Leading neuroscientist Dr. Masao Ito advances a detailed and fascinating view of what the cerebellum contributes to brain function. The cerebellum has been seen as primarily involved in coordination of body movement control, facilitating the learning of motor skills such as those involved in walking, riding a bicycle, or playing a piano. The cerebellum is now viewed as an assembly of numerous neuronal machine modules, each of which provides an implicit learning capability to various types of motor control. The cerebellum enables us to unconsciously learn motor skills through practice by forming internal models simulating control system properties of the body parts.
Based on these remarkable advances in our understanding of motor control mechanisms of the cerebellum, Ito presents a still larger view of the cerebellum as serving a higher level of brain functions beyond movements, including the implicit part of the thought and cognitive processes that manipulate knowledge. Ito extends his investigation of the cerebellum to discuss neural processes that may be involved implicitly in such complex mental actions as having an intuition, imagination, hallucination, or delusion.
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A New Assessment of the Cerebellum’s Role in Brain Function by One of the Field’s Most Respected Researchers
In The Cerebellum, leading neuroscientist Masao Ito draws on current research to advance a detailed new view of the cerebellum’s multiple roles in brain function.
The cerebellum’s role in coordinating body movement control and facilitating motor skills learning has long been recognized. Ito presents new insights into how it accomplishes these tasks. He explains how the cerebellum assembles numerous neuronal machine modules, each providing implicit learning capabilities—and how these modules enable humans to unconsciously learn motor skills through practice by forming internal models that simulate the control system properties of body parts.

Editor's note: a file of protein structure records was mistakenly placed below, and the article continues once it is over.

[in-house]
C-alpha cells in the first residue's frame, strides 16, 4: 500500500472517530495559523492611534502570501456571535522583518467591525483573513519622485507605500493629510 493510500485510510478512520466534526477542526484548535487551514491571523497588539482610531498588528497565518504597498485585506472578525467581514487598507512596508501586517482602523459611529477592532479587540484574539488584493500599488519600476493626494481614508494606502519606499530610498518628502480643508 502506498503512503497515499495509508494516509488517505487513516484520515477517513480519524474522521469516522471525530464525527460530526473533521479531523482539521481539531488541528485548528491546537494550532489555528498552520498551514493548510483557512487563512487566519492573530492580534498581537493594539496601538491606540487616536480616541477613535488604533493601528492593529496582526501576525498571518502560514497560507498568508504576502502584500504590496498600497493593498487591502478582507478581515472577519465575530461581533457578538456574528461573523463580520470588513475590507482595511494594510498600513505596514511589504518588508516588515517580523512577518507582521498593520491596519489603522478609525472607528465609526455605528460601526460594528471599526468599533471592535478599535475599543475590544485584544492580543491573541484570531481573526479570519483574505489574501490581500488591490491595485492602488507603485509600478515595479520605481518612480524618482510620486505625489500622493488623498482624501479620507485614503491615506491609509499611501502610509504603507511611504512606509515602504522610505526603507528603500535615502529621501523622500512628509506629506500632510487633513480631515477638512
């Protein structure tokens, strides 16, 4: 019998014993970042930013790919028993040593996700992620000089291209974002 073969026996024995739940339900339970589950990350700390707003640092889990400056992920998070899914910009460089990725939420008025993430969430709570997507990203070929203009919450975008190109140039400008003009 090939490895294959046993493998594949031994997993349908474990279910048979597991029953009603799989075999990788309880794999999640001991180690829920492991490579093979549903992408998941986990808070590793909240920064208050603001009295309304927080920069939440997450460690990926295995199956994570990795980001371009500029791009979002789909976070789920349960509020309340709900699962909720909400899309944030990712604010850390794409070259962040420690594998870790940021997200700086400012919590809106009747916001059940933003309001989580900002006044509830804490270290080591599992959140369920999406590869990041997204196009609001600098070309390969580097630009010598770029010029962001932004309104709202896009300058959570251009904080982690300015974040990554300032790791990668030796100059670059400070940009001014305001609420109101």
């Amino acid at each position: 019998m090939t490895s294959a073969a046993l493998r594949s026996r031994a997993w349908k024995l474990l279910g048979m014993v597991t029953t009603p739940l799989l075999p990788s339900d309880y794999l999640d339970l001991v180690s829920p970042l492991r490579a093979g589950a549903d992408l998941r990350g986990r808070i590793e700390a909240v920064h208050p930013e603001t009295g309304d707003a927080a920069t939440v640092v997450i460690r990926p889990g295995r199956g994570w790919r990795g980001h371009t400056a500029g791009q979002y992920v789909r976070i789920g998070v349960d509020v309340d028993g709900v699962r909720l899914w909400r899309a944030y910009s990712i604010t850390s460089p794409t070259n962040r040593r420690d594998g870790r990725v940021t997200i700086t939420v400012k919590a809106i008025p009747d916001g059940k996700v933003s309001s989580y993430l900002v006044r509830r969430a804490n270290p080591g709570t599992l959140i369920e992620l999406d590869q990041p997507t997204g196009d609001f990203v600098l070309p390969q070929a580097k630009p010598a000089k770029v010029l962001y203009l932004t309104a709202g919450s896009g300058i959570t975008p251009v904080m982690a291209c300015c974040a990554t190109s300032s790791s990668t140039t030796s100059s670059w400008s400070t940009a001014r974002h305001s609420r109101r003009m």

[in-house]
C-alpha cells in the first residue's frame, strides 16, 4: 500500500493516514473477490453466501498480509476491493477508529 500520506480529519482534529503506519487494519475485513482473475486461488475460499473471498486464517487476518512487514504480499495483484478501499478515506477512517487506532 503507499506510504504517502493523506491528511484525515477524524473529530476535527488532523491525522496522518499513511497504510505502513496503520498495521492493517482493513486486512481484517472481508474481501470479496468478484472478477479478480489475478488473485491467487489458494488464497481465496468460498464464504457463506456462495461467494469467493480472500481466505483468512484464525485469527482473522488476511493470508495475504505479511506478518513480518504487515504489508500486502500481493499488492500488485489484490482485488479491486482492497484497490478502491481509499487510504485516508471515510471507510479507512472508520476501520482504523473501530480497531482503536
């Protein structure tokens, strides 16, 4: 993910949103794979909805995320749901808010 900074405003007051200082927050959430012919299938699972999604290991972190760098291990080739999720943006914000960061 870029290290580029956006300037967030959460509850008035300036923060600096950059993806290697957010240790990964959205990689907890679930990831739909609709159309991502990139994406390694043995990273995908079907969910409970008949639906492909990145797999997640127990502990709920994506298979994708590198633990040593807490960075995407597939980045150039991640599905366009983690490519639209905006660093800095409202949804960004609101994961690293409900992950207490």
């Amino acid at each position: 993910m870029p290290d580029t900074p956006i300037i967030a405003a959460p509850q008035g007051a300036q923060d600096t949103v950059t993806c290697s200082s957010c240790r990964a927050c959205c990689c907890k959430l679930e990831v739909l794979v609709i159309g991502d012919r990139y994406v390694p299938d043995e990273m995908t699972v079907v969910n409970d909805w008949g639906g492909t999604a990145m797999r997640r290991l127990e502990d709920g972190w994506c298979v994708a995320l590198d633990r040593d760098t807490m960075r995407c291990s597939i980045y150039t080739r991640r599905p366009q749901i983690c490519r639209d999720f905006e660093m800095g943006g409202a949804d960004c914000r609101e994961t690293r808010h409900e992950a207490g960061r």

Ito shows how the cerebellum also serves higher brain functions, including implicit components of thought and cognitive processes that manipulate knowledge. In particular, he discusses evidence of the cerebellum’s role in complex mental actions—such as intuition, imagination, hallucination, and delusion—and in supporting the implicit self.
Ito’s insights will be valuable to a wide audience of neuroscientific investigators and might also be applicable in artificial intelligence, control engineering, robotics, and related fields.About the Author:
Masao Ito is professor emeritus and former dean of the medical faculty at the University of Tokyo, and the founding director of the RIKEN Brain Science Institute. He has served as president of many international scientific organizations, including the International Brain Research Organization, the International Union of Physiological Sciences, the Human Frontier Science Program, the Science Council of Japan, and the Japan Neuroscience Society. Dr. Ito won the 1996 Japan Prize and the 2006 Gruber Prize in Neuroscience.
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